A blog cannot deal with all aspects of a subject and is not intended to replace professional advice. It's purpose is to highlight information and identify areas of possible interest. Anyone wishing to discuss this blog or to make any comments or suggestions about this blog is invited to do so by either posting comments or emailing me directly.


What Works Best in Marketing a Home?

Without a doubt — PRICE.

Price is Key. No matter how much advertising is done by a home seller and their agent, a home that's priced too much over current market value is just not going to sell. If it's priced too high you may get viewings by buyers and their agents, but you're attracting buyers that are looking in a particular price range and your home won't compare favourably with the current (and recently sold) competition in that price range. Buyers and their REALTORS® are looking at a number of homes and it becomes very obvious very quickly which homes are overpriced.


If the home is priced right, it will receive consideration from all prospective buyers and their REALTORS®. A good REALTOR® will help their prospective buyer understand the value in your home and likewise try to diswade a client from overpaying for an overpriced home (they actually have a legal obligation to do this).


A home that is underpriced will possibly end up in competing offers and magically disappear in a blink of an eye with apparently no advertising at all. This is due to the incredible effectiveness of the MLS® System. REALTORS® and their buyers under contract get immediate notification of all homes that meet their search criteria. If the home displays incredible value, then you can be sure that REALTORS® and their clients will be on it like starving lions on a carcass. The problem with this strategy (underpricing) is that without sufficient market exposure can you really say that the home eventually sells for Market Value? It may sell for thousands or tens of thousands of dollars above asking price, but is that all that someone might have paid if it had been effectively exposed to the entire market of buyers?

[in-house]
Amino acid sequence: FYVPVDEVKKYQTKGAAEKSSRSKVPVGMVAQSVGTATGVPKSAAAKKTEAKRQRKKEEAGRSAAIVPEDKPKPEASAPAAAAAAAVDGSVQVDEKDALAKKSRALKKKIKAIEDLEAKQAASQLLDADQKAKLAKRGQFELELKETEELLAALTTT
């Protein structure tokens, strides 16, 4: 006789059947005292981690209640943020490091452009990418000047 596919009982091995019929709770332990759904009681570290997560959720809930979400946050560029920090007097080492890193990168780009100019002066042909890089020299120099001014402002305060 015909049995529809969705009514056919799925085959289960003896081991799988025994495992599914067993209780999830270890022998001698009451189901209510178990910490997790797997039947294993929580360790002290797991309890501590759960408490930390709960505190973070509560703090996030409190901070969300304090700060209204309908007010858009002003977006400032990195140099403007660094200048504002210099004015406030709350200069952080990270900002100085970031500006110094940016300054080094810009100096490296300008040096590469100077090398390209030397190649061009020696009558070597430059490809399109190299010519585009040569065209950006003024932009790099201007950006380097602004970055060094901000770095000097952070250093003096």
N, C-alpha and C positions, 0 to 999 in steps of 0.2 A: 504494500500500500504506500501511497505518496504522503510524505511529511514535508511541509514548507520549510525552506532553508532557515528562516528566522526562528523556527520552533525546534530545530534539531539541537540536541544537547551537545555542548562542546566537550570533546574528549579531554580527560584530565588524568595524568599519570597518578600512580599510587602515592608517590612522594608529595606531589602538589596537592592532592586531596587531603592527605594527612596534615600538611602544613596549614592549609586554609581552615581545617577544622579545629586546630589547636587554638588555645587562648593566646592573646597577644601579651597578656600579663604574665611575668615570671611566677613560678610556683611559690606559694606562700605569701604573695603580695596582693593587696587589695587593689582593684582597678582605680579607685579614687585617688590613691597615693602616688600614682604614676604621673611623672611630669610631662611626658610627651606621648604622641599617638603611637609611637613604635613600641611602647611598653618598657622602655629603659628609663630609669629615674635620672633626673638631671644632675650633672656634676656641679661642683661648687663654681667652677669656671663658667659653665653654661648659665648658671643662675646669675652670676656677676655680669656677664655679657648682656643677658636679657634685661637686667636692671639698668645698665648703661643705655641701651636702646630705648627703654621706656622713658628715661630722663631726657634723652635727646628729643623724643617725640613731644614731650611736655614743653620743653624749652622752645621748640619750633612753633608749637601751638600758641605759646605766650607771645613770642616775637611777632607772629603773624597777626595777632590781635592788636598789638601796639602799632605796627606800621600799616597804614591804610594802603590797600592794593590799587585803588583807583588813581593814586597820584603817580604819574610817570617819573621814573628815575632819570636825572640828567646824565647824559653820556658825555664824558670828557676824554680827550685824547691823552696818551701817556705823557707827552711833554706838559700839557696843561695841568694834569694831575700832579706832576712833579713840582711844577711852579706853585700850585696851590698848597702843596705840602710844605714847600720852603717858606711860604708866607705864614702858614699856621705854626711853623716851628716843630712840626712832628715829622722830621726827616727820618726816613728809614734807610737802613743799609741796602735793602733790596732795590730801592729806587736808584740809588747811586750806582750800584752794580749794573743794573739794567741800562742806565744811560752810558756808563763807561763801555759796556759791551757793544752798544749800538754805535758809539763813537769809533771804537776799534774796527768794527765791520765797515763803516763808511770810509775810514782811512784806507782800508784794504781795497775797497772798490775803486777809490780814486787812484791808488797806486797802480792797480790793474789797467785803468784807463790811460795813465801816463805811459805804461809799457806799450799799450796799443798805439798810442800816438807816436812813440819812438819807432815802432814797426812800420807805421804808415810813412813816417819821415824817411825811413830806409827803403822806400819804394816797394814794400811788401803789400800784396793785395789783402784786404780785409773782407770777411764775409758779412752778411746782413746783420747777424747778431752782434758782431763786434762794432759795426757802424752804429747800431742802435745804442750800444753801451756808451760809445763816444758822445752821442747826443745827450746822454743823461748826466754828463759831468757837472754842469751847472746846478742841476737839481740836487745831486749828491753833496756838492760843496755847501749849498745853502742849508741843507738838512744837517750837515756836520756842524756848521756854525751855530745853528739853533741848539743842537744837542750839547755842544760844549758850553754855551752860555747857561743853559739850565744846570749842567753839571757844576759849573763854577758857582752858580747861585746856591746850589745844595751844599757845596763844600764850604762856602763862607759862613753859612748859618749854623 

When you pay for the services of a REALTOR®, great or otherwise, you're paying for their expertise in effectively appraising your property for Market Value. Market Value is defined as what a reasonable buyer would pay for the home should it be exposed to the market (i.e. the local MLS® System) for a reasonable amount of time.


Be wary of a marketing strategy of pricing too high at first (just in case) and bringing the price down if there is no sale in a few weeks. (This is referred to as the Greater Fool Theory of Pricing). Buyers have a natural tendency to stigmatize homes that have been on the market for more than a few weeks (or the local market normal average). They get a feeling that there must be something wrong with the house if it didn't sell in quick order – afterall, "other buyers have passed this one by, too." The only solution to rectify this strategy may be to do a drastic price cut to regain buyers' attention (by creating an inordinate sense of value).


Choose a REALTOR® that you can understand when they present their CMA (Comparative/Competitive Market Analysis). Listen to their advice and work carefully with them in choosing a list price and your battle iin getting your homes sold is more than half won.